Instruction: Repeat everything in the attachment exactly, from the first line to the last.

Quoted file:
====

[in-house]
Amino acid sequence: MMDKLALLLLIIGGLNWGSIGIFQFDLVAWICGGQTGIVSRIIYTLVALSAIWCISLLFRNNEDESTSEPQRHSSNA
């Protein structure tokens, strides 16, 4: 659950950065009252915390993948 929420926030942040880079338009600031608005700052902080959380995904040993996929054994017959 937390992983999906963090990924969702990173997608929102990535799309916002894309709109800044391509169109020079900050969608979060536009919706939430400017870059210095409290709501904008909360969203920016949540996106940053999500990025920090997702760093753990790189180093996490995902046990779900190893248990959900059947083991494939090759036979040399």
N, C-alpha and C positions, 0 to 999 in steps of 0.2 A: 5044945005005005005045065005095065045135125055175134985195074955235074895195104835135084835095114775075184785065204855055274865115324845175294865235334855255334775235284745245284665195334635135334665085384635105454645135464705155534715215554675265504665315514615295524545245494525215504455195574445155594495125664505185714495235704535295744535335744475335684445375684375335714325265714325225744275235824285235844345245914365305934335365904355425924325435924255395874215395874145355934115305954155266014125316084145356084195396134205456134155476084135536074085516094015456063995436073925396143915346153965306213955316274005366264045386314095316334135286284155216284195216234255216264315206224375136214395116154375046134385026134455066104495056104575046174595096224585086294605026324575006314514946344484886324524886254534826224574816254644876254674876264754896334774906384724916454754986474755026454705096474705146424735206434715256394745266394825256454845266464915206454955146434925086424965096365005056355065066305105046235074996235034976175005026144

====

[in-house]
Amino acid sequence: MMDKLALLLLIIGGLNWGSIGIFQFDLVAWICGGQTGIVSRIIYTLVALSAIWCISLLFRNNEDESTSEPQRHSSNA
């Protein structure tokens, strides 16, 4: 659950950065009252915390993948 929420926030942040880079338009600031608005700052902080959380995904040993996929054994017959 937390992983999906963090990924969702990173997608929102990535799309916002894309709109800044391509169109020079900050969608979060536009919706939430400017870059210095409290709501904008909360969203920016949540996106940053999500990025920090997702760093753990790189180093996490995902046990779900190893248990959900059947083991494939090759036979040399």
N, C-alpha and C positions, 0 to 999 in steps of 0.2 A: 5044945005005005005045065005095065045135125055175134985195074955235074895195104835135084835095114775075184785065204855055274865115324845175294865235334855255334775235284745245284665195334635135334665085384635105454645135464705155534715215554675265504665315514615295524545245494525215504455195574445155594495125664505185714495235704535295744535335744475335684445375684375335714325265714325225744275235824285235844345245914365305934335365904355425924325435924255395874215395874145355934115305954155266014125316084145356084195396134205456134155476084135536074085516094015456063995436073925396143915346153965306213955316274005366264045386314095316334135286284155216284195216234255216264315206224375136214395116154375046134385026134455066104495056104575046174595096224585086294605026324575006314514946344484886324524886254534826224574816254644876254674876264754896334774906384724916454754986474755026454705096474705146424735206434715256394745266394825256454845266464915206454955146434925086424965096365005056355065066305105046235074996235034976175005026144